If you have trouble understanding your health insurance, you’re not alone. We’ve untangled the key terms you’re likely to come across when dealing with all things health insurance.


Your health plan provides coverage to help you pay for medical care and prescriptions. A premium is the amount you pay out of each paycheck for health insurance. In return, your health plan provides coverage when you need care and helps you stay healthy.


There’s also the deductible. That’s the set amount you pay out-of-pocket each year before your health plan starts to pay. You should note that the deductible can vary across your plan options; not all plans will have a deductible.


Once you’ve hit your deductible, your co-insurance will kick in. This is the cost you’ll split with your insurer. You’ll pay a percentage of the total cost of medical services, and your insurance covers the rest. A common co-insurance split goes by the rule of 80/20, where the insurance company pays 80 percent of the total cost while the patient pays 20 percent. With that said, please check with your insurer to see what your plan covers.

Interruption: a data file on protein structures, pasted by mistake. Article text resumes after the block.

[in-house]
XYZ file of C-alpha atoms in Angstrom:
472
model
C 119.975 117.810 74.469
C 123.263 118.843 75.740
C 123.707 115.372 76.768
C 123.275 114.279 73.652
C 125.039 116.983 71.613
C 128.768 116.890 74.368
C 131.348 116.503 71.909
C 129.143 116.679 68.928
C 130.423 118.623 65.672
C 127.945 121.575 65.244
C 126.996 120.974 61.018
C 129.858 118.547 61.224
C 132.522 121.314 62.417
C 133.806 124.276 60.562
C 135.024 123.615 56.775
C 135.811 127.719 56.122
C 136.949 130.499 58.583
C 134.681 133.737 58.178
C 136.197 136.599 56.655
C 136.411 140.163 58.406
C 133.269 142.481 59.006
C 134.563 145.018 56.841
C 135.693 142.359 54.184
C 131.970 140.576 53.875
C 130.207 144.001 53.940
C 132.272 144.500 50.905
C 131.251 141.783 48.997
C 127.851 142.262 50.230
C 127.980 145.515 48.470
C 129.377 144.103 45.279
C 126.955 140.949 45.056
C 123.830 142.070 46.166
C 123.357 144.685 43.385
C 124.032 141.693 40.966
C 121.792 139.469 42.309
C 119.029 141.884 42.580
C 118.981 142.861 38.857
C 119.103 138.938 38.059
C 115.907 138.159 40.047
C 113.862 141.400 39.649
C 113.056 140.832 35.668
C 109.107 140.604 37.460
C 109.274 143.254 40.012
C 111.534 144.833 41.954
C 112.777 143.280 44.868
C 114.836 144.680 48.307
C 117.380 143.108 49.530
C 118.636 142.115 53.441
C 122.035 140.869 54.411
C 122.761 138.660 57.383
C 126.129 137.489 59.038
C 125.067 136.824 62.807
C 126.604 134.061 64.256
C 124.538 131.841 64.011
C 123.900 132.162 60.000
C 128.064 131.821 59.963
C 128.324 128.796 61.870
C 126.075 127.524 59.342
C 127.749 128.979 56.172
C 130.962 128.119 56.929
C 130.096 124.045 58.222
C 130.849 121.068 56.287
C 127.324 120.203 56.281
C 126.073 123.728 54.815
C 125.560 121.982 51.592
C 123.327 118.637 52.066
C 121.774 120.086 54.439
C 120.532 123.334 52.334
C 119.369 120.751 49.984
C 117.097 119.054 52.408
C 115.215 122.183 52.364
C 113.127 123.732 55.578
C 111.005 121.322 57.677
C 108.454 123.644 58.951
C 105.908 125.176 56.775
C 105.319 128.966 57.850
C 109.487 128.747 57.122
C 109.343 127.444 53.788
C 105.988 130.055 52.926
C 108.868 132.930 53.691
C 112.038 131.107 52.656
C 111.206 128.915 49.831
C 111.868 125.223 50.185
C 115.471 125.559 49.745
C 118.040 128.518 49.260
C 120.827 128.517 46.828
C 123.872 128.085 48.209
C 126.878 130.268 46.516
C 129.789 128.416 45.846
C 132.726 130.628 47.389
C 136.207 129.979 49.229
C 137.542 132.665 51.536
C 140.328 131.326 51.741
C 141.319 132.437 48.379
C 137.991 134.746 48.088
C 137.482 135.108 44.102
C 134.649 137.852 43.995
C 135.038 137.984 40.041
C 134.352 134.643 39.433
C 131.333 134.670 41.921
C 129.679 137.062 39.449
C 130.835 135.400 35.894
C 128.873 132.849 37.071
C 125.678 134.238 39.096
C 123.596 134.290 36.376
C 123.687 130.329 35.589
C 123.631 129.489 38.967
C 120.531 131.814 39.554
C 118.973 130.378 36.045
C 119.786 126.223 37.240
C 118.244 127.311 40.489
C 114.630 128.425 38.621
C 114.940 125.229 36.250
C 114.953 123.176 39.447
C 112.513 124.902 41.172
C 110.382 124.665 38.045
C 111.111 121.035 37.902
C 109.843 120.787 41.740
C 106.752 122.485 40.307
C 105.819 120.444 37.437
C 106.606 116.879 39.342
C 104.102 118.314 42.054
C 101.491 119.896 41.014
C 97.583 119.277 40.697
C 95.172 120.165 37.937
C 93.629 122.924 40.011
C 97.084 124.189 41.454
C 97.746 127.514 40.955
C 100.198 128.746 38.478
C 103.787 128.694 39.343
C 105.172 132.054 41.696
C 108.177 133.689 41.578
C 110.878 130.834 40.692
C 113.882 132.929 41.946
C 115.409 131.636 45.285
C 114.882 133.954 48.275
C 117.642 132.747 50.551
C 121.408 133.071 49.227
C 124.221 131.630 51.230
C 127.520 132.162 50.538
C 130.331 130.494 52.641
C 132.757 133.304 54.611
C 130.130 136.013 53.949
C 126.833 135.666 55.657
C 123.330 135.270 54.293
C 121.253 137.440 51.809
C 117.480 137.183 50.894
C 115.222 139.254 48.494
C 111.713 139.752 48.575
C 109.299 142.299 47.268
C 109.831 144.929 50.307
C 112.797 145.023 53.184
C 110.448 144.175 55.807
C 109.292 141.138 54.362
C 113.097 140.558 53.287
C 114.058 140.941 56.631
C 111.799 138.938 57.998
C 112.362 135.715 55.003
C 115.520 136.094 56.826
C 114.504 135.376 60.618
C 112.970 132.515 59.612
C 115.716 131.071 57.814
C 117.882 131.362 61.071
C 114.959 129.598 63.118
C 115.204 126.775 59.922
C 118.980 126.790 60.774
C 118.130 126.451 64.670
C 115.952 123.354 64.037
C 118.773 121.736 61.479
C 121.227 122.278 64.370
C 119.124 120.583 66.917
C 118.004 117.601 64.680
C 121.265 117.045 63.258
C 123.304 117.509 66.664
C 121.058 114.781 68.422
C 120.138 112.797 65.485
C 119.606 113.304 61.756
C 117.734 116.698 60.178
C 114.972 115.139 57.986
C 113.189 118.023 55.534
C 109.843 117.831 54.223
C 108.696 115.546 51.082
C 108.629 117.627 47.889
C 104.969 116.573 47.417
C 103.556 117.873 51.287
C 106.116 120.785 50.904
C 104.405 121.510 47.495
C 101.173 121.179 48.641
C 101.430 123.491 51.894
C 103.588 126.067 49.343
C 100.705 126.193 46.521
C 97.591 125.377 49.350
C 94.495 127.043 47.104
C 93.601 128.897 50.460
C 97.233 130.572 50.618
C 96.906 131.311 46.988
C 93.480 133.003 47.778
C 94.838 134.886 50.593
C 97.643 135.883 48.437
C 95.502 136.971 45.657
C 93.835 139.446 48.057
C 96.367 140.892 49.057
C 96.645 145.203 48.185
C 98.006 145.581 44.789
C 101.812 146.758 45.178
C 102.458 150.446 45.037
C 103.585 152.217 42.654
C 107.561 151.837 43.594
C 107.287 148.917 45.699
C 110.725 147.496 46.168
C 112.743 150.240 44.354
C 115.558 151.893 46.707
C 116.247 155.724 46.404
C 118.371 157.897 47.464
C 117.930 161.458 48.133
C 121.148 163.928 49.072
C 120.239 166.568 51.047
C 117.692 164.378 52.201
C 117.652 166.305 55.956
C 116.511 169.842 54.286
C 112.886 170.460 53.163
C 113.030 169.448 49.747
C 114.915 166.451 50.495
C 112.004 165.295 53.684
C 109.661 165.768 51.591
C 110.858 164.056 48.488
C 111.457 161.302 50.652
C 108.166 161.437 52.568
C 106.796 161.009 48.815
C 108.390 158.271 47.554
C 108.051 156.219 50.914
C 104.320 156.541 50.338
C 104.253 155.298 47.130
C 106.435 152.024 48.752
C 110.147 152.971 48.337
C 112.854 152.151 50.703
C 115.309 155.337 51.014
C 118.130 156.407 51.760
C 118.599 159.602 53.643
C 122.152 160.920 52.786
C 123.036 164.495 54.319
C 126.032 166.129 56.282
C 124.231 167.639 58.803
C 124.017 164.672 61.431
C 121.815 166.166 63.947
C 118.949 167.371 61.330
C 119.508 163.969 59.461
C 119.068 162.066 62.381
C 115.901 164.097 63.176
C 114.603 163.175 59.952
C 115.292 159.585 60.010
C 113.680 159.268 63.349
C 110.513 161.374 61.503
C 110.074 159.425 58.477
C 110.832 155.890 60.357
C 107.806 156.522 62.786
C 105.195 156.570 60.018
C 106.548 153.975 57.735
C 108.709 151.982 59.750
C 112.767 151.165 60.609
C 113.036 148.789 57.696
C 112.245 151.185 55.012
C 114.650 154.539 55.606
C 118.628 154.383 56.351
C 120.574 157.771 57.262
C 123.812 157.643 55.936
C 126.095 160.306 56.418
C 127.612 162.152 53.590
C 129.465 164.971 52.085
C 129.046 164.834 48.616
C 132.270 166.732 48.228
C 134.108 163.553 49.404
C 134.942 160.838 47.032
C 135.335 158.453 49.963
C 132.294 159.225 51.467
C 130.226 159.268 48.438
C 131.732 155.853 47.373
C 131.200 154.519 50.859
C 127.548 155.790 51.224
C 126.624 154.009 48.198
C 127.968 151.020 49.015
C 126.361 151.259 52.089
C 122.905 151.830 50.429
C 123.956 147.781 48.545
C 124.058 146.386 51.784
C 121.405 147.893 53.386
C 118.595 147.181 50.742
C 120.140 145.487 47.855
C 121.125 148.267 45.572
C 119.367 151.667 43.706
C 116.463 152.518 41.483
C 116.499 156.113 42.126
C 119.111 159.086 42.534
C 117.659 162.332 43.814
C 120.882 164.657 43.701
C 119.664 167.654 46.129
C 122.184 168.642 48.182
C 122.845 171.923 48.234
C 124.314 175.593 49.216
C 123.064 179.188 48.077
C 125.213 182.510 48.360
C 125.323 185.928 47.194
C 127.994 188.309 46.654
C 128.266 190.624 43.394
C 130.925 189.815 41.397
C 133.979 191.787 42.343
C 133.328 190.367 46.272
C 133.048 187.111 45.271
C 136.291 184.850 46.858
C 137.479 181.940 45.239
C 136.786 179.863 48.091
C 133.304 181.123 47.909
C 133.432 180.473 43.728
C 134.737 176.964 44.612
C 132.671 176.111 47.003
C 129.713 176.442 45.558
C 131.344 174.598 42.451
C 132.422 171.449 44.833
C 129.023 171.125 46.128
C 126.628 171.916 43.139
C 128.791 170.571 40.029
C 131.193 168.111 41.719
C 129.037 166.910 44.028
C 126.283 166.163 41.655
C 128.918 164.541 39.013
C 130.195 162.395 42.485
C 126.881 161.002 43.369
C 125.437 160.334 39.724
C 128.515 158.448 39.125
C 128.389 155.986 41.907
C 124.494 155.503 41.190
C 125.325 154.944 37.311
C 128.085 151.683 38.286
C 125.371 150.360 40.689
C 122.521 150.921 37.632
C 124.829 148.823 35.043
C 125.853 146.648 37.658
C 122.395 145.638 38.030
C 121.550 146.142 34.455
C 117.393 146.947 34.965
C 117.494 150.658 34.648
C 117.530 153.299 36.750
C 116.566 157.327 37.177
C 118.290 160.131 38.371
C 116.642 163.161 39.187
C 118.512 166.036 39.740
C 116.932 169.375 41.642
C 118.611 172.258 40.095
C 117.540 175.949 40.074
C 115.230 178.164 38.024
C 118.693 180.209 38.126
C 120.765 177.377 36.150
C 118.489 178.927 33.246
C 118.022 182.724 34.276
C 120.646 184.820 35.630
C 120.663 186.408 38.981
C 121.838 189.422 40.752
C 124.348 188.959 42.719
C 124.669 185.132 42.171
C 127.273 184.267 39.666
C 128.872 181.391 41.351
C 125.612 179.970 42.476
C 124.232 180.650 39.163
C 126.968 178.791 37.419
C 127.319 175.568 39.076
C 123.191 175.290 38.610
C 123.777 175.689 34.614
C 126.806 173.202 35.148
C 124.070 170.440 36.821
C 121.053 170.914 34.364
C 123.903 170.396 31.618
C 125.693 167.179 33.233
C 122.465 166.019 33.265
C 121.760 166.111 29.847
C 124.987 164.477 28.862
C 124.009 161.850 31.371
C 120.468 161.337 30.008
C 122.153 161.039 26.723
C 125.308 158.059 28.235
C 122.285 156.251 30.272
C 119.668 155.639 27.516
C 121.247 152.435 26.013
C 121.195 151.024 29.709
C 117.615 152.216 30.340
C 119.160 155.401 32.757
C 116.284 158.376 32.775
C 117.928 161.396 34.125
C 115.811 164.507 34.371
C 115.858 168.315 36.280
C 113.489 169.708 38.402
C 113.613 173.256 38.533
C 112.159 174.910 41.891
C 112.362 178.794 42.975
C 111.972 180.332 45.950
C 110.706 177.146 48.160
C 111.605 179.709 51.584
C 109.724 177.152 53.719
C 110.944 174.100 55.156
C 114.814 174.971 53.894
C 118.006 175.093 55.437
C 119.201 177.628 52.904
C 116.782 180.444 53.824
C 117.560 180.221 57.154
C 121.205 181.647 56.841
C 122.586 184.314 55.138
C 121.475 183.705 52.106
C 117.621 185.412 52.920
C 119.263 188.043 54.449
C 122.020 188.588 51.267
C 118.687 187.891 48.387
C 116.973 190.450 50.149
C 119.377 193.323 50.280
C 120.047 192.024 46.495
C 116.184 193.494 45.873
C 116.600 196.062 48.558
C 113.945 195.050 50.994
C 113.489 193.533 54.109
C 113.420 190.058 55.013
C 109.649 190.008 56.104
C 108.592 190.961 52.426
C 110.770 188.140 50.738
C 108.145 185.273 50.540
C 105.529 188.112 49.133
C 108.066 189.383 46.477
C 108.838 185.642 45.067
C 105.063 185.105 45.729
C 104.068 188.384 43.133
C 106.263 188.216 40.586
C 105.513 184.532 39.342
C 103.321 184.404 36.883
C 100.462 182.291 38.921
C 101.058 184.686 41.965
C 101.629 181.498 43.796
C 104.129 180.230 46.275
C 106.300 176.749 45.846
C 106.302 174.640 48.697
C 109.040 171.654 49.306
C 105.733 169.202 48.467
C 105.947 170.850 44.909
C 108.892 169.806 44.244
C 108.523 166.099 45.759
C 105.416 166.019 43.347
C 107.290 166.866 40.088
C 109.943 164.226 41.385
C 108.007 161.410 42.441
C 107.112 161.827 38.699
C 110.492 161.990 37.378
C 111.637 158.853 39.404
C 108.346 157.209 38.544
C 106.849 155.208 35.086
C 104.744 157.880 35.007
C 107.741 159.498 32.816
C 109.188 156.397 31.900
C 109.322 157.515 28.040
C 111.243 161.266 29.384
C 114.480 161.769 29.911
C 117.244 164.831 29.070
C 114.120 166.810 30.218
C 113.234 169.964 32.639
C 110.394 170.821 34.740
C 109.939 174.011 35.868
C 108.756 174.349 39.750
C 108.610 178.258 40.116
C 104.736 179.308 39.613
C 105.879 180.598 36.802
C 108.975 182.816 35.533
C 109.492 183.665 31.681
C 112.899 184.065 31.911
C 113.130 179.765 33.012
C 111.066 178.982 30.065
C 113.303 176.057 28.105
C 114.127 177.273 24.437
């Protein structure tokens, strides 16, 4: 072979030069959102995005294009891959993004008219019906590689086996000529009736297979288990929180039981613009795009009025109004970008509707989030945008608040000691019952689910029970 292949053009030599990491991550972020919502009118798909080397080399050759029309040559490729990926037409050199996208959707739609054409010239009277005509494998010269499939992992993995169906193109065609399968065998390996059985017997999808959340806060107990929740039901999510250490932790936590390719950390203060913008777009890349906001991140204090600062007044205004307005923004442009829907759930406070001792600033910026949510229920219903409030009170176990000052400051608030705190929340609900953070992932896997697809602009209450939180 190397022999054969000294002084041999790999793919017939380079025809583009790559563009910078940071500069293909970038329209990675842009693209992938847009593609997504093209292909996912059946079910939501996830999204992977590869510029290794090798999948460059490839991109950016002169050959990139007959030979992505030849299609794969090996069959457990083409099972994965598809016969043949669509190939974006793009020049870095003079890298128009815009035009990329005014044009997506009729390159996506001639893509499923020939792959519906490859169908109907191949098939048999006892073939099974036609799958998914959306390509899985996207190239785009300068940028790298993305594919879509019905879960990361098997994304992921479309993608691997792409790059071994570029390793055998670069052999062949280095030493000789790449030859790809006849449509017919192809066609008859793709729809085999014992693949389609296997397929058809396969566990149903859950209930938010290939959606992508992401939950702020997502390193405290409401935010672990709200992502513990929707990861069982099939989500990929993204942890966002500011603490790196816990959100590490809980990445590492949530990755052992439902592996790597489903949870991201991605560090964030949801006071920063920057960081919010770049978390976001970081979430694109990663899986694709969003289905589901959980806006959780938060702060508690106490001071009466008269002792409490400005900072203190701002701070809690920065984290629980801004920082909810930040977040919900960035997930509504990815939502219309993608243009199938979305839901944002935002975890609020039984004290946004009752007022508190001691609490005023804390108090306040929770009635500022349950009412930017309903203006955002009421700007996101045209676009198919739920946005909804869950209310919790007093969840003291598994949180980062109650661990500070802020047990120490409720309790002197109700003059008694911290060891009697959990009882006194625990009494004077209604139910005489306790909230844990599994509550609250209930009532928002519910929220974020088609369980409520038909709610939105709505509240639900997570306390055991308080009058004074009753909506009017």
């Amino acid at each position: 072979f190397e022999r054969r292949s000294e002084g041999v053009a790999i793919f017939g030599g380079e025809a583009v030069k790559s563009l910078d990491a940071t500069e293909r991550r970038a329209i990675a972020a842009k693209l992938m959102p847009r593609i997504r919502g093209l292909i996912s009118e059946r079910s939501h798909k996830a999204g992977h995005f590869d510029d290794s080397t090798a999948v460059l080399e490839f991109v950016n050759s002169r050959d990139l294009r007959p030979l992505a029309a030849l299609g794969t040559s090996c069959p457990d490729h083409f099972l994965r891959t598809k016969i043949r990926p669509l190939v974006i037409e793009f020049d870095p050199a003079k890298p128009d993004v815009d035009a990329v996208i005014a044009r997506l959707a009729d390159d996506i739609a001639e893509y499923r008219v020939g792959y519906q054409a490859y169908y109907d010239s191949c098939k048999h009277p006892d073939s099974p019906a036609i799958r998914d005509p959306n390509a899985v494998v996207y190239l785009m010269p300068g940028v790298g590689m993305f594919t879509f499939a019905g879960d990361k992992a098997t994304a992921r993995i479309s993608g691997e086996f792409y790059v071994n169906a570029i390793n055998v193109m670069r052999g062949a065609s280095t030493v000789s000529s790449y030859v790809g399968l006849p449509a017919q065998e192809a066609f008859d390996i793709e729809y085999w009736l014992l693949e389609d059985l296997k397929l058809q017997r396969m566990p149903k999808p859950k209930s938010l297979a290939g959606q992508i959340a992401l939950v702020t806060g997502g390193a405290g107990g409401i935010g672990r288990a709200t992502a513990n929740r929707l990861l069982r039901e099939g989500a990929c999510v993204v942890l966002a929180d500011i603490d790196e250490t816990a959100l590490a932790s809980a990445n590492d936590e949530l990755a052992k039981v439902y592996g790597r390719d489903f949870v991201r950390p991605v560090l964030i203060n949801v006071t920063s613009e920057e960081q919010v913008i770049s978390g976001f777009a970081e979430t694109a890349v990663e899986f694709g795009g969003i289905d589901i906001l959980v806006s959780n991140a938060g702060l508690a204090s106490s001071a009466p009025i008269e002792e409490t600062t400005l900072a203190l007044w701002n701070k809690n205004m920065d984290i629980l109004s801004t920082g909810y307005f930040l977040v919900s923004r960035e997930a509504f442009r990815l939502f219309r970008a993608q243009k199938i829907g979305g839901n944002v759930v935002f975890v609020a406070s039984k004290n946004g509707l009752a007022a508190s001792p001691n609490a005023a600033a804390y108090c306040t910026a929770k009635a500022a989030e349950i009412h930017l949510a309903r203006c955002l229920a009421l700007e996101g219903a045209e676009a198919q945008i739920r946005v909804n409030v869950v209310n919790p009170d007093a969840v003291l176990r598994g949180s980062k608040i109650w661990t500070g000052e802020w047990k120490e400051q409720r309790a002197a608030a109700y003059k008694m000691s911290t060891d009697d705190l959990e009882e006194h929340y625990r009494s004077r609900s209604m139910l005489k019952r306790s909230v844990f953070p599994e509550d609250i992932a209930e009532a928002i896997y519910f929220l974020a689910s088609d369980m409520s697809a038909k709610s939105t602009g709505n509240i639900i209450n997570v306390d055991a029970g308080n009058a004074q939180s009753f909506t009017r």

Some plans will require a copayment for certain services. A copay is a set amount you’ll pay each time you visit the doctor. For example, a copay for medical services might be $20 per office visit and $30 for a prescription—it depends on your plan.

Out-of-Pocket Limit

This is the most you’ll pay out-of-pocket for services during the year. Any money you pay for in-network services towards the deductible, copayments and coinsurance counts towards your plan’s out-of-pocket limit. Once you reach that limit, you’re done paying for in-network services covered by your plan.


The plans network is made up of a group of doctors and facilities that have contracted with your insurance carrier to provide services. The amount of money you’ll pay out-of-pocket for services depends on the type of plan you’re enrolled in, and whether your doctor is in your health plan’s network. You’ll most likely pay less out-of-pocket when you use in-network providers.


Lastly, if you or your health care provider has ever asked your insurance provider to pay for medical services, then you’ve filed a claim. The insurance company then reviews the claim for validity and then pays you or your healthcare provider.

Still have questions? We’ve got more resources to help, visit https://myhealthmath.com/employee-resource-center/